>> here is what is catching your attention on the bbc news website -- u.s. critics have ridiculed sarah palin for rights include notes on her hands for a speech. the former vice presidential candidate received a standing ovation from the tea party after she called for a return to conservative principles. the video footage shows her seemingly scanning her hand when asked what top three things the conservative-led congress should do. angelina jolie and brad pitt of suing a tabloid after it published allegations about their relationship. and mysterious forces seem to be at work in a town in northwest england. a street in when the mayor is causing motorists agree because of some of its plan reason, remote-controlled and similar devices fail to work when they parked there. some local people are blaming it goes. more details on all those stories on bbc.com.
that my latest headlines for you this hour on "bbc world news." president obama has warned iran and forth and significant regime of united nations sanctions is being prepared it presses its nuclear program, enriching uranium to a higher grade. toyota is recalling 400,000 vehicles, its new prius hybrids because of concerns about the race. this is the latest in a series of concerning sex. america's first lady has launched a nationwide campaign to improve the way families eat. official figures suggest one in three american children as overweight or obese. president obama signed a memorandum launching a task force to be led by his wife. she is also calling for better access to healthy food. our special correspondent has been on the road with a couple trying to provide just that, by running a mobile farmers market
in virginia. >> mark miller is a man on a mission. he is loading up his micro and farmers market in a vehicle that has gone from school bus to a church bus to the store it comes to your corner. -- mark lilly is a man on a mission. on the road in richmond, virginia, he targets the city's rundown neighborhoods got off a fast food, not fresh produce. >> they are addicted to the bad food. first, you have to wean them of that before you can start feeding and the good stuff. this goes a long way. this will be a lot of people. ok? i am going to tell you how to cook it. >> i went to the store, and the effort was terrible. i was like, "i have to get some sort for my kids -- some fruit , kids."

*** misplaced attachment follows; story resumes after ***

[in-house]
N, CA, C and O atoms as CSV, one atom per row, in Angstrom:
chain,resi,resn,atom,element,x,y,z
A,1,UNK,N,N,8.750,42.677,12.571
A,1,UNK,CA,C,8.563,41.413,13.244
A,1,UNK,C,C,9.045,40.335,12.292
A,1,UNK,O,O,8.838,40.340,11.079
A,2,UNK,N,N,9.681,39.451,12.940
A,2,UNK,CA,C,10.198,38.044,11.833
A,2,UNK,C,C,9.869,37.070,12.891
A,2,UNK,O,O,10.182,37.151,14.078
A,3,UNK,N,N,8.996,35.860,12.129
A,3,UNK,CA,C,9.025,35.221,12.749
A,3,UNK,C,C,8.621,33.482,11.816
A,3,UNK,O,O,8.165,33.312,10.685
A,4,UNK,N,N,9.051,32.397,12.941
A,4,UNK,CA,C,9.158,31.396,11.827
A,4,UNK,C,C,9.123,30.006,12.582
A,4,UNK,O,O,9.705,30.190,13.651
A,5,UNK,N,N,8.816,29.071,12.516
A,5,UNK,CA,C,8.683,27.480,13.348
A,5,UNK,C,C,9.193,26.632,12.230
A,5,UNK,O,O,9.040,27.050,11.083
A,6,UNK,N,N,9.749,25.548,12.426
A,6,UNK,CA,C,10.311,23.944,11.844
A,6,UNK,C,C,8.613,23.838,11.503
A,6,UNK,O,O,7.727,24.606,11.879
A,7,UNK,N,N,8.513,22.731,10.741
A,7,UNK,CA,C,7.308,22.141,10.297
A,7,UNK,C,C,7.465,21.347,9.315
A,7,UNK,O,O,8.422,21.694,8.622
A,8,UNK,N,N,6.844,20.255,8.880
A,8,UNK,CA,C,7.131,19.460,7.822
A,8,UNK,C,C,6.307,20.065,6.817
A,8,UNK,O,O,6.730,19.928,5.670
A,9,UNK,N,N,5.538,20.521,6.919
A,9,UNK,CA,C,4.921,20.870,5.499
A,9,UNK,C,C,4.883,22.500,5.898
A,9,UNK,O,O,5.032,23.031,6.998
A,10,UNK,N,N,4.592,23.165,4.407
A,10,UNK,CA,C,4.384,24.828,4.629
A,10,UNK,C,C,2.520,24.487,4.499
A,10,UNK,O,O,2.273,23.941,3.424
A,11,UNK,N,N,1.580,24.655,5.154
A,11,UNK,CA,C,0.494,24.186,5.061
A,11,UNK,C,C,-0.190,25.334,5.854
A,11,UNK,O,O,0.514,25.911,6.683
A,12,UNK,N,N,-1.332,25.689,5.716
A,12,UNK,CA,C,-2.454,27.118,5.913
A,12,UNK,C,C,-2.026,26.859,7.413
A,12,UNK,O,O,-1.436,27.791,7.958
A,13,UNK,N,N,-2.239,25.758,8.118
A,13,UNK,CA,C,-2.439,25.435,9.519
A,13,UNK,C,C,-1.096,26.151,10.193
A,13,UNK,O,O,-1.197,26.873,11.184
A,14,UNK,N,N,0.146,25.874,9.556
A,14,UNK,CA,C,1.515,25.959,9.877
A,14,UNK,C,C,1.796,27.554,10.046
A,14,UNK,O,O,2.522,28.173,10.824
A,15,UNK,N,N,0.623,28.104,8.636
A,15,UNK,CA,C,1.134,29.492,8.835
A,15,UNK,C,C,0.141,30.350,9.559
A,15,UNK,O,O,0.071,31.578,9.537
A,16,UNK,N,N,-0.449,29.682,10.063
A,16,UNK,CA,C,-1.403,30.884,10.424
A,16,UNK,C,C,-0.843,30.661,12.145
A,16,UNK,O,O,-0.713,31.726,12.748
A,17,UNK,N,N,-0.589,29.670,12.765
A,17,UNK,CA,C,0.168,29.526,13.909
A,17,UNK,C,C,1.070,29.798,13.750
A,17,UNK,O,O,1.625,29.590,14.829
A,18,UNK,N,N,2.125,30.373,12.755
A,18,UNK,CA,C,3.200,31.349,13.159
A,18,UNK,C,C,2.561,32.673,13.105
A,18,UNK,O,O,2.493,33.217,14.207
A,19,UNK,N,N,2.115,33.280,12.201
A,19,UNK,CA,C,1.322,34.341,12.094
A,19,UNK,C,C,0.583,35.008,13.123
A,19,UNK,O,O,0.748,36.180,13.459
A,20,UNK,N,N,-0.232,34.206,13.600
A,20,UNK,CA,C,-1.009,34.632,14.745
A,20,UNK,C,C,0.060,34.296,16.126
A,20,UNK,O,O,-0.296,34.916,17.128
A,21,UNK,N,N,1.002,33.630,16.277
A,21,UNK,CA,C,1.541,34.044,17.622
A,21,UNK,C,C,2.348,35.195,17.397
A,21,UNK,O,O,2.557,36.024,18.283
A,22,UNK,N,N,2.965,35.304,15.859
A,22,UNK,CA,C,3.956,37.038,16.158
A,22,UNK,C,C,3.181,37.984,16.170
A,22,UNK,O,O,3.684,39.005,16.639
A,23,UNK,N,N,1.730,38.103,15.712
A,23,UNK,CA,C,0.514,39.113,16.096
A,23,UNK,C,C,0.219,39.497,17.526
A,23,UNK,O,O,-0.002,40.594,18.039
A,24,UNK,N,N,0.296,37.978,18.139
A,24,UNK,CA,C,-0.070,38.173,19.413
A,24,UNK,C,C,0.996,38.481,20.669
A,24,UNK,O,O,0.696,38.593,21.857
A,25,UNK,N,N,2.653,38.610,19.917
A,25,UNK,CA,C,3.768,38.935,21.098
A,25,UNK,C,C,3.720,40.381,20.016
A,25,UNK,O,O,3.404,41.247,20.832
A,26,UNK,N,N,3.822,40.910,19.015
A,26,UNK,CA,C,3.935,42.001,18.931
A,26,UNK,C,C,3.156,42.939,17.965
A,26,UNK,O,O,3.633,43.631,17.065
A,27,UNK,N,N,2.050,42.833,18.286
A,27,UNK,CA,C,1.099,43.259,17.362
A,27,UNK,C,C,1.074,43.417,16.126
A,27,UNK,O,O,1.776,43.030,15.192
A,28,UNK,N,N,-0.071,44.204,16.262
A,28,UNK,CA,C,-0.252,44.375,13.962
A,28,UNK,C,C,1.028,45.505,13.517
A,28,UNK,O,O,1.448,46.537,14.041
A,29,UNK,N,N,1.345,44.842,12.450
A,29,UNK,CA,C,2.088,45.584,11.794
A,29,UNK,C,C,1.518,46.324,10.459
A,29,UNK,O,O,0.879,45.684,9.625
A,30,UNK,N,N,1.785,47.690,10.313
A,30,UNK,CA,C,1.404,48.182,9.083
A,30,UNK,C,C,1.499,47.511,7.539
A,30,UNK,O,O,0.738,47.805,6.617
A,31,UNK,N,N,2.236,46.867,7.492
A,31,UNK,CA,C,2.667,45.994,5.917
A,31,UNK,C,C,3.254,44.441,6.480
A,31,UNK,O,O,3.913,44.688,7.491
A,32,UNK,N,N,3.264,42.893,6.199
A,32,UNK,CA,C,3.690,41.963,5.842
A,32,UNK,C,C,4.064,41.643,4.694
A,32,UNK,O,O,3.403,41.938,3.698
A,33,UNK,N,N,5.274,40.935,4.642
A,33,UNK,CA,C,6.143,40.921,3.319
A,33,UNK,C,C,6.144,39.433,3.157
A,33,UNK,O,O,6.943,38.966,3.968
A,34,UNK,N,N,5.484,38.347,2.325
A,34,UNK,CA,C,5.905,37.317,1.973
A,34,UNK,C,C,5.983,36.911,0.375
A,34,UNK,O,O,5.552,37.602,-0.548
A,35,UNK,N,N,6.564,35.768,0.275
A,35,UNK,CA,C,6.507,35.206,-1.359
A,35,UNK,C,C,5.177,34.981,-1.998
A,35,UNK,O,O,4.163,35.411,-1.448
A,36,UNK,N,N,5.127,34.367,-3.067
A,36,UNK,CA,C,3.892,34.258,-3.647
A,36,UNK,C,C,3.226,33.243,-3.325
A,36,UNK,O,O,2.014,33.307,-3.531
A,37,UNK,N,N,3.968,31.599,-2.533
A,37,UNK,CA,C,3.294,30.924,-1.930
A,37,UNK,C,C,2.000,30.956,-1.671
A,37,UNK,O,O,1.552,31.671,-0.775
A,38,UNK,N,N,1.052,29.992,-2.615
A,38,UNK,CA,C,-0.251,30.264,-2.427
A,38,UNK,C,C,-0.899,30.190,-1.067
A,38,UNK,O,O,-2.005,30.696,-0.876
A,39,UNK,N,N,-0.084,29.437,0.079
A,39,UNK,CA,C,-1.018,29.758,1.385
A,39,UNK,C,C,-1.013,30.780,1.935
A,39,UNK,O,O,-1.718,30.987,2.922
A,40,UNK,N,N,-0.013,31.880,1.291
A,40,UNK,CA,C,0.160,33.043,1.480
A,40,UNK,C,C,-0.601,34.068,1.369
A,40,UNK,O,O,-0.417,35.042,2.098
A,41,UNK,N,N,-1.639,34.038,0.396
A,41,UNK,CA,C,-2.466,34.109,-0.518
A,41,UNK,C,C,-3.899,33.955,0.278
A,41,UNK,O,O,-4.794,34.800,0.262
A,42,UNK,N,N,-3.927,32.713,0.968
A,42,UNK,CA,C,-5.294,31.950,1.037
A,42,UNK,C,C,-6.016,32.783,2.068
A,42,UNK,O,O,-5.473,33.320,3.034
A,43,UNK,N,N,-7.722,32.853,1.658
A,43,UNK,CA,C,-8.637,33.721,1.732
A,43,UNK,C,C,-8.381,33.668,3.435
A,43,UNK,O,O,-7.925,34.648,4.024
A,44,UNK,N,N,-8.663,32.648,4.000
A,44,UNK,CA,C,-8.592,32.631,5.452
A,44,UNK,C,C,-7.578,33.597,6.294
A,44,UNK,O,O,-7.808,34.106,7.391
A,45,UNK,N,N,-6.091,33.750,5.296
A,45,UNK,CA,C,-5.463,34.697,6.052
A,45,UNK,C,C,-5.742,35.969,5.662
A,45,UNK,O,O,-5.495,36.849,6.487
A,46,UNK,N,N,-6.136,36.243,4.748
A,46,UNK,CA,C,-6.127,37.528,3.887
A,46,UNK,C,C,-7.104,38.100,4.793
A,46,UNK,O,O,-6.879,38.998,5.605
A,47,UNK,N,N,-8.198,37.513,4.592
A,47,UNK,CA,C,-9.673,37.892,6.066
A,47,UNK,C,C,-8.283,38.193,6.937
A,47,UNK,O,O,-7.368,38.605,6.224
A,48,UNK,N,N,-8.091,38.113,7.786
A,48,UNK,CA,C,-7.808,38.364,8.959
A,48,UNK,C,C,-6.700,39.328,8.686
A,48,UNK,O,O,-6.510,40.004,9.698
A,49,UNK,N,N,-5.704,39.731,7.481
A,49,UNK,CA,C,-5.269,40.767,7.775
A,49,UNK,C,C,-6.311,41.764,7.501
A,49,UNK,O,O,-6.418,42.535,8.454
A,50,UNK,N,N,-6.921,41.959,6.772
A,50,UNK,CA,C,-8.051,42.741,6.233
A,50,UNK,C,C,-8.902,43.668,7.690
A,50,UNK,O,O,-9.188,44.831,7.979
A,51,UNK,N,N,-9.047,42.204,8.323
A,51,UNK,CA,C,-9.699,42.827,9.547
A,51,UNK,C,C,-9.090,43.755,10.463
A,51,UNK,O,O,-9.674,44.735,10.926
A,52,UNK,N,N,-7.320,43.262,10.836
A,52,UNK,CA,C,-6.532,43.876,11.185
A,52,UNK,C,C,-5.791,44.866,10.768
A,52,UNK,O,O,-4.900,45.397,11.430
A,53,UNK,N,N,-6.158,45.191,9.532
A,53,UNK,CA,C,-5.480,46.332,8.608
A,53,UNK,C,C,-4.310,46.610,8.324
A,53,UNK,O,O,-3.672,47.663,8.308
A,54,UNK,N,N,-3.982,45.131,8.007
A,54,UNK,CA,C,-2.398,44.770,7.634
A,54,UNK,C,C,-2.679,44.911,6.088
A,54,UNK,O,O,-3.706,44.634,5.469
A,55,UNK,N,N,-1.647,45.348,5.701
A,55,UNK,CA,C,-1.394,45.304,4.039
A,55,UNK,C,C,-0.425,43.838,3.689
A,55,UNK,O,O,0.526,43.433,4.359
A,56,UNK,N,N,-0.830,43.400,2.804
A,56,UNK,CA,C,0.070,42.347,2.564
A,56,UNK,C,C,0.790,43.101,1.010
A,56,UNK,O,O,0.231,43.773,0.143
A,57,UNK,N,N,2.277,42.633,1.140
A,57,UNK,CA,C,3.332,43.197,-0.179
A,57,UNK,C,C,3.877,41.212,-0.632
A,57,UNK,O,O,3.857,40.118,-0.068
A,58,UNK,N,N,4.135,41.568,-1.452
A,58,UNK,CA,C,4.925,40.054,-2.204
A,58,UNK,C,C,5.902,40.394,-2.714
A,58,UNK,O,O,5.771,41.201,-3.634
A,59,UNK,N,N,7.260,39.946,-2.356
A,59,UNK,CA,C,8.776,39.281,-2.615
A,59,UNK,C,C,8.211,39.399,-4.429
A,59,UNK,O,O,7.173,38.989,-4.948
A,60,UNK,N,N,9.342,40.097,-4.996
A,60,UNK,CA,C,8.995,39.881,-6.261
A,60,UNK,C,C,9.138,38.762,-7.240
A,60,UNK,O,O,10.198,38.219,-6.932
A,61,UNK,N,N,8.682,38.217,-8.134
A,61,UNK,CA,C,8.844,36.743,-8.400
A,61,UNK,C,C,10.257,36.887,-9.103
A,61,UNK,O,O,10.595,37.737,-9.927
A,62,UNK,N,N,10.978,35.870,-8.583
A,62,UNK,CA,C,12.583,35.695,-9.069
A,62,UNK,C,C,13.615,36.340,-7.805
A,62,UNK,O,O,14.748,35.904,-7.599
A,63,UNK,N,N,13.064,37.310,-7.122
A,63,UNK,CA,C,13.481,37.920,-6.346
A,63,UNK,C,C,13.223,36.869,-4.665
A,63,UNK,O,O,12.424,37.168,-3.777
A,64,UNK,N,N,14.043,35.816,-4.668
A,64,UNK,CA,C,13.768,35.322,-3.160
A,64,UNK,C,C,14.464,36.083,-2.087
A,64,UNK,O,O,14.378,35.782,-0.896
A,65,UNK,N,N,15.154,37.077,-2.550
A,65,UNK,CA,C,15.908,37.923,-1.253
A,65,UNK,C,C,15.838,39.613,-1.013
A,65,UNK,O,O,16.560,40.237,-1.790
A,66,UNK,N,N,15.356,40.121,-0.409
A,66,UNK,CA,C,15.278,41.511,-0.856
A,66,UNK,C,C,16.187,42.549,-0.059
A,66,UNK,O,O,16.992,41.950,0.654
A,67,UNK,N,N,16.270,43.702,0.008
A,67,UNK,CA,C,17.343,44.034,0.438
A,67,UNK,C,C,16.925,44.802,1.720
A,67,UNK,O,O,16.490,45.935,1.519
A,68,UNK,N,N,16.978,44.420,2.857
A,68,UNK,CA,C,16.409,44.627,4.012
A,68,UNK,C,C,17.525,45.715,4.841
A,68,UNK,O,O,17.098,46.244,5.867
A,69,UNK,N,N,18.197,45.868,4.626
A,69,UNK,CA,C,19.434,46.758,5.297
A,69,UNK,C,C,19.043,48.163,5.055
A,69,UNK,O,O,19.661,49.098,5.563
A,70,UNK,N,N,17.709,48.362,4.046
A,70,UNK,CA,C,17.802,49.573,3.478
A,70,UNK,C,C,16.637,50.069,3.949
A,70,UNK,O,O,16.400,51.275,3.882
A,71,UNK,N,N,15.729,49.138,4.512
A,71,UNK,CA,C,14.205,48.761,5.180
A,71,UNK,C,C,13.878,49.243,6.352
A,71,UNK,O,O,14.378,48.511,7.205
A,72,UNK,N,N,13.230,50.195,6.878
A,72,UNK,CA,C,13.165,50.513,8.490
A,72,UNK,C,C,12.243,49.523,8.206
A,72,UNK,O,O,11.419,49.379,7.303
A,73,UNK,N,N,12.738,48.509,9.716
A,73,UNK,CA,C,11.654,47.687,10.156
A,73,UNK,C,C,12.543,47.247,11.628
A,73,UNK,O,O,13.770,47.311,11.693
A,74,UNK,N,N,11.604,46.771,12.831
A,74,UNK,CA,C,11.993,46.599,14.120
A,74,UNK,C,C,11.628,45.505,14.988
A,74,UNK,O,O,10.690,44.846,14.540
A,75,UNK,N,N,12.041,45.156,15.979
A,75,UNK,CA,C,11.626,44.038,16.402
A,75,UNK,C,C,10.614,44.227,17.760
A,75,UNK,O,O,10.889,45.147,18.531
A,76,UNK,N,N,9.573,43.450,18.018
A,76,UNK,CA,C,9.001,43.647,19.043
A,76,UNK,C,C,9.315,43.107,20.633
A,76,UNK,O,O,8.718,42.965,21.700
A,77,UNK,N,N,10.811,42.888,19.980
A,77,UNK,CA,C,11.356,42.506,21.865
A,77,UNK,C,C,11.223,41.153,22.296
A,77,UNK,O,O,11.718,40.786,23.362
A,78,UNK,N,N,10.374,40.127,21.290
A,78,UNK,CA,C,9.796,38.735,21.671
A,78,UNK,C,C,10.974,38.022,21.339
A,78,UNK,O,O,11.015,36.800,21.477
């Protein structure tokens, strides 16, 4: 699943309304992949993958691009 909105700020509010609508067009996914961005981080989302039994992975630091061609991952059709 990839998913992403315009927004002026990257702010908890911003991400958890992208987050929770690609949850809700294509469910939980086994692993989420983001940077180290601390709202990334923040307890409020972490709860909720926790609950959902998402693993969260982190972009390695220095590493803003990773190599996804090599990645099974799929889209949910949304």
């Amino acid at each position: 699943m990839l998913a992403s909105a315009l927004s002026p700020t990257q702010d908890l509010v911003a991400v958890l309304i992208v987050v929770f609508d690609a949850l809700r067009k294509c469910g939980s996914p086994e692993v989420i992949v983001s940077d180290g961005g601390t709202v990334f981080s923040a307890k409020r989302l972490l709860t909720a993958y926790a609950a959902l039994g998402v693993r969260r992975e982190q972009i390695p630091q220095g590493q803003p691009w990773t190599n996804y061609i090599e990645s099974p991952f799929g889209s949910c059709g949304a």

so i am letting it. that we take cash, check, or edt. >> food stands, now helping to feed one in 10 americans. in an economy where fresh food is not always the cheapest option. >> it is all choice. some stock in here might be high, but i have to eliminate something else like cigarettes or lottery tickets or candy. >> market is also relying on regulars who drive 4 miles to drop by as he sends out up-to- the-minute postings on websites like facebook or twitter or twittermark -- mark is also relying on regular is to drive miles to drop by as he sends out up-to-the-minute postings on web sites like facebook or twitter. can that kind of eating ever become the american way of life? back in washington, we met a group of people passionate about local organic and sustainable
food production. they are part of what is being called the slow food movement. the president was fresh from a meeting at the white house. >> we have an incredible opportunity with the obama administration. they are behind our issue. and they believe this vast nation is ready for change. >> i think it is time for the sustainable food movement to get ready for primetime. food and farming are the core of every problem we face. they are because in solution to climate change, the health-care crisis, the economic crisis, public education. >> that is why today's focus is on children, but at the white house and at the shopping center where mark supplies of food for children's cooking class. the next step will be teaching adults to cook. the next step for mark will be getting more buses on the road. >> and india has just deferred commercial cultivation of what would have been its first